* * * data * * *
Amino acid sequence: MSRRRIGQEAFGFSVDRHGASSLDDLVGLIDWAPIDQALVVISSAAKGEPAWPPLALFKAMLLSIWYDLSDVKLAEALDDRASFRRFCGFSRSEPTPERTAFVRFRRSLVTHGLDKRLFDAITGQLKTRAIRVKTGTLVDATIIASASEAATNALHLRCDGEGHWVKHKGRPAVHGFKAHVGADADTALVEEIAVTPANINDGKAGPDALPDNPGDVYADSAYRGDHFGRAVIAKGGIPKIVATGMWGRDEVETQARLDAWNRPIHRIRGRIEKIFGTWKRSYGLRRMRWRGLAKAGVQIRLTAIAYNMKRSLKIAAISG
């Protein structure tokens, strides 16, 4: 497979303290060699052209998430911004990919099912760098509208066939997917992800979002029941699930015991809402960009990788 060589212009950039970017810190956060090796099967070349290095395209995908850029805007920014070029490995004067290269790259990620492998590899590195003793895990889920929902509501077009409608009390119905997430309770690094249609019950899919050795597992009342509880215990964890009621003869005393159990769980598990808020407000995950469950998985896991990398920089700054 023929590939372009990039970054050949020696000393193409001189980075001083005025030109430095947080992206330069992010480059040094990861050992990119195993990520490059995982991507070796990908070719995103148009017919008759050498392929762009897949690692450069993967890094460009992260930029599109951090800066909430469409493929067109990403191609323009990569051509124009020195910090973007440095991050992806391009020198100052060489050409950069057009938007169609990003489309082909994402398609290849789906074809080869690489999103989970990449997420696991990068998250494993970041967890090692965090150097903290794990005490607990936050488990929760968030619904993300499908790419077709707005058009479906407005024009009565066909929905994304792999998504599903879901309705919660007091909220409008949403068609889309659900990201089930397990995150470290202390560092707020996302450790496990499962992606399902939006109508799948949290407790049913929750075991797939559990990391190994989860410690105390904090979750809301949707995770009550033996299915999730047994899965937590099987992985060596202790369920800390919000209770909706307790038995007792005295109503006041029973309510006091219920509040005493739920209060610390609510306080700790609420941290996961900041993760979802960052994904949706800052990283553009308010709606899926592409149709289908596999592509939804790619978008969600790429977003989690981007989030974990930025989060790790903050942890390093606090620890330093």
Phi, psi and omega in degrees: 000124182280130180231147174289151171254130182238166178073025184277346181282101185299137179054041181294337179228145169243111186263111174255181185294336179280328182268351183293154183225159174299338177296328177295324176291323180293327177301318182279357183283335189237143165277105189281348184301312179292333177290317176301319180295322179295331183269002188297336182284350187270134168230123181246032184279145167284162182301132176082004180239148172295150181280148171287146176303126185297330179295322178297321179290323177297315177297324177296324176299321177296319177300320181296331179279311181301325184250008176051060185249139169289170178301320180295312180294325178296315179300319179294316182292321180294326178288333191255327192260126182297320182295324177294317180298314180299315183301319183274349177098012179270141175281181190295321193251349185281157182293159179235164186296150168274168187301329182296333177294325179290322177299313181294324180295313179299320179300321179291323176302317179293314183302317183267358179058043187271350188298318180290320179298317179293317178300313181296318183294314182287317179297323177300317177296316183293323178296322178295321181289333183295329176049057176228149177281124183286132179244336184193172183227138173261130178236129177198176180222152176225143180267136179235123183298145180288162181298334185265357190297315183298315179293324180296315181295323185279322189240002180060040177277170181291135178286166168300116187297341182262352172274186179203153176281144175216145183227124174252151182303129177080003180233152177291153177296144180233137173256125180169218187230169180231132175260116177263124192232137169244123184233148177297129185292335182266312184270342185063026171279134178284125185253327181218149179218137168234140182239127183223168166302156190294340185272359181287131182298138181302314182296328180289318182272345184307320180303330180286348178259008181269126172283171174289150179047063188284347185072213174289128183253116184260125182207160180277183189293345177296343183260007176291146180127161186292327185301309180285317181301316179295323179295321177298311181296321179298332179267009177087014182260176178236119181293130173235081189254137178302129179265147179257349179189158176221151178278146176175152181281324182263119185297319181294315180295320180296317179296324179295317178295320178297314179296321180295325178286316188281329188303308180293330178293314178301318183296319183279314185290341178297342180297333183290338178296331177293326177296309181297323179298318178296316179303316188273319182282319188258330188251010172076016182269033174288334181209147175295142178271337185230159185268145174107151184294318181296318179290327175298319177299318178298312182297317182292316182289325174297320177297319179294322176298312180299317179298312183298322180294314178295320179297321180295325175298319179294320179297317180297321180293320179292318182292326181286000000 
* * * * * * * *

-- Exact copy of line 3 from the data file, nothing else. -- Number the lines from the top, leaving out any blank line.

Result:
Phi, psi and omega in degrees: 000124182280130180231147174289151171254130182238166178073025184277346181282101185299137179054041181294337179228145169243111186263111174255181185294336179280328182268351183293154183225159174299338177296328177295324176291323180293327177301318182279357183283335189237143165277105189281348184301312179292333177290317176301319180295322179295331183269002188297336182284350187270134168230123181246032184279145167284162182301132176082004180239148172295150181280148171287146176303126185297330179295322178297321179290323177297315177297324177296324176299321177296319177300320181296331179279311181301325184250008176051060185249139169289170178301320180295312180294325178296315179300319179294316182292321180294326178288333191255327192260126182297320182295324177294317180298314180299315183301319183274349177098012179270141175281181190295321193251349185281157182293159179235164186296150168274168187301329182296333177294325179290322177299313181294324180295313179299320179300321179291323176302317179293314183302317183267358179058043187271350188298318180290320179298317179293317178300313181296318183294314182287317179297323177300317177296316183293323178296322178295321181289333183295329176049057176228149177281124183286132179244336184193172183227138173261130178236129177198176180222152176225143180267136179235123183298145180288162181298334185265357190297315183298315179293324180296315181295323185279322189240002180060040177277170181291135178286166168300116187297341182262352172274186179203153176281144175216145183227124174252151182303129177080003180233152177291153177296144180233137173256125180169218187230169180231132175260116177263124192232137169244123184233148177297129185292335182266312184270342185063026171279134178284125185253327181218149179218137168234140182239127183223168166302156190294340185272359181287131182298138181302314182296328180289318182272345184307320180303330180286348178259008181269126172283171174289150179047063188284347185072213174289128183253116184260125182207160180277183189293345177296343183260007176291146180127161186292327185301309180285317181301316179295323179295321177298311181296321179298332179267009177087014182260176178236119181293130173235081189254137178302129179265147179257349179189158176221151178278146176175152181281324182263119185297319181294315180295320180296317179296324179295317178295320178297314179296321180295325178286316188281329188303308180293330178293314178301318183296319183279314185290341178297342180297333183290338178296331177293326177296309181297323179298318178296316179303316188273319182282319188258330188251010172076016182269033174288334181209147175295142178271337185230159185268145174107151184294318181296318179290327175298319177299318178298312182297317182292316182289325174297320177297319179294322176298312180299317179298312183298322180294314178295320179297321180295325175298319179294320179297317180297321180293320179292318182292326181286000000 